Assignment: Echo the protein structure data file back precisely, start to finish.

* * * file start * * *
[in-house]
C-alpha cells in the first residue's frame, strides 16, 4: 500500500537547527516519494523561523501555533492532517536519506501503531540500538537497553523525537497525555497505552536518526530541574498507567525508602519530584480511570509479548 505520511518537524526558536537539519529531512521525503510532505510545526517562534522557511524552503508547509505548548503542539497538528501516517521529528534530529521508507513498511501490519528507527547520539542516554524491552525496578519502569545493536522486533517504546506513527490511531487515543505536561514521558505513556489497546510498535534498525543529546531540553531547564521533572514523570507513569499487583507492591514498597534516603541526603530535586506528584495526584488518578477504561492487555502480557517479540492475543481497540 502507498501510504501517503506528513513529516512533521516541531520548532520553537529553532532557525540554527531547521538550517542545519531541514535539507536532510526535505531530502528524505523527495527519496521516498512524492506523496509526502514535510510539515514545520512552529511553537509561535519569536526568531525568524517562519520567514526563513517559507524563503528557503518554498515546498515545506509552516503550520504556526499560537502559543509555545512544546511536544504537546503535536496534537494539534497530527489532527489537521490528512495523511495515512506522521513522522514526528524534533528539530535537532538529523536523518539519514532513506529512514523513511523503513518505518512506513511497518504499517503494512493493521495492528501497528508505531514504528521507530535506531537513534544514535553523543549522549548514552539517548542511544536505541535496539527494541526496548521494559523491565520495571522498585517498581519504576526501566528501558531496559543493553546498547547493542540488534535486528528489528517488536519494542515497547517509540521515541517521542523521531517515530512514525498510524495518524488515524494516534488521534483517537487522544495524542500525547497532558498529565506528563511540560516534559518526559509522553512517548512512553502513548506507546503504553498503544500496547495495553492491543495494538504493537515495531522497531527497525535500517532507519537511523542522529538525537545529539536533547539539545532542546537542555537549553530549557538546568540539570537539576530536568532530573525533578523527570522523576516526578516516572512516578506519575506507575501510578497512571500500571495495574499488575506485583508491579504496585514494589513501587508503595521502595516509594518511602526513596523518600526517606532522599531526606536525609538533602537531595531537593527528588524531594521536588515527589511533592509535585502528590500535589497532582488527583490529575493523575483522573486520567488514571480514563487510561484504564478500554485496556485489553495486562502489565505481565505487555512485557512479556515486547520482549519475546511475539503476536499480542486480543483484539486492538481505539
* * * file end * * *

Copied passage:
[in-house]
C-alpha cells in the first residue's frame, strides 16, 4: 500500500537547527516519494523561523501555533492532517536519506501503531540500538537497553523525537497525555497505552536518526530541574498507567525508602519530584480511570509479548 505520511518537524526558536537539519529531512521525503510532505510545526517562534522557511524552503508547509505548548503542539497538528501516517521529528534530529521508507513498511501490519528507527547520539542516554524491552525496578519502569545493536522486533517504546506513527490511531487515543505536561514521558505513556489497546510498535534498525543529546531540553531547564521533572514523570507513569499487583507492591514498597534516603541526603530535586506528584495526584488518578477504561492487555502480557517479540492475543481497540 502507498501510504501517503506528513513529516512533521516541531520548532520553537529553532532557525540554527531547521538550517542545519531541514535539507536532510526535505531530502528524505523527495527519496521516498512524492506523496509526502514535510510539515514545520512552529511553537509561535519569536526568531525568524517562519520567514526563513517559507524563503528557503518554498515546498515545506509552516503550520504556526499560537502559543509555545512544546511536544504537546503535536496534537494539534497530527489532527489537521490528512495523511495515512506522521513522522514526528524534533528539530535537532538529523536523518539519514532513506529512514523513511523503513518505518512506513511497518504499517503494512493493521495492528501497528508505531514504528521507530535506531537513534544514535553523543549522549548514552539517548542511544536505541535496539527494541526496548521494559523491565520495571522498585517498581519504576526501566528501558531496559543493553546498547547493542540488534535486528528489528517488536519494542515497547517509540521515541517521542523521531517515530512514525498510524495518524488515524494516534488521534483517537487522544495524542500525547497532558498529565506528563511540560516534559518526559509522553512517548512512553502513548506507546503504553498503544500496547495495553492491543495494538504493537515495531522497531527497525535500517532507519537511523542522529538525537545529539536533547539539545532542546537542555537549553530549557538546568540539570537539576530536568532530573525533578523527570522523576516526578516516572512516578506519575506507575501510578497512571500500571495495574499488575506485583508491579504496585514494589513501587508503595521502595516509594518511602526513596523518600526517606532522599531526606536525609538533602537531595531537593527528588524531594521536588515527589511533592509535585502528590500535589497532582488527583490529575493523575483522573486520567488514571480514563487510561484504564478500554485496556485489553495486562502489565505481565505487555512485557512479556515486547520482549519475546511475539503476536499480542486480543483484539486492538481505539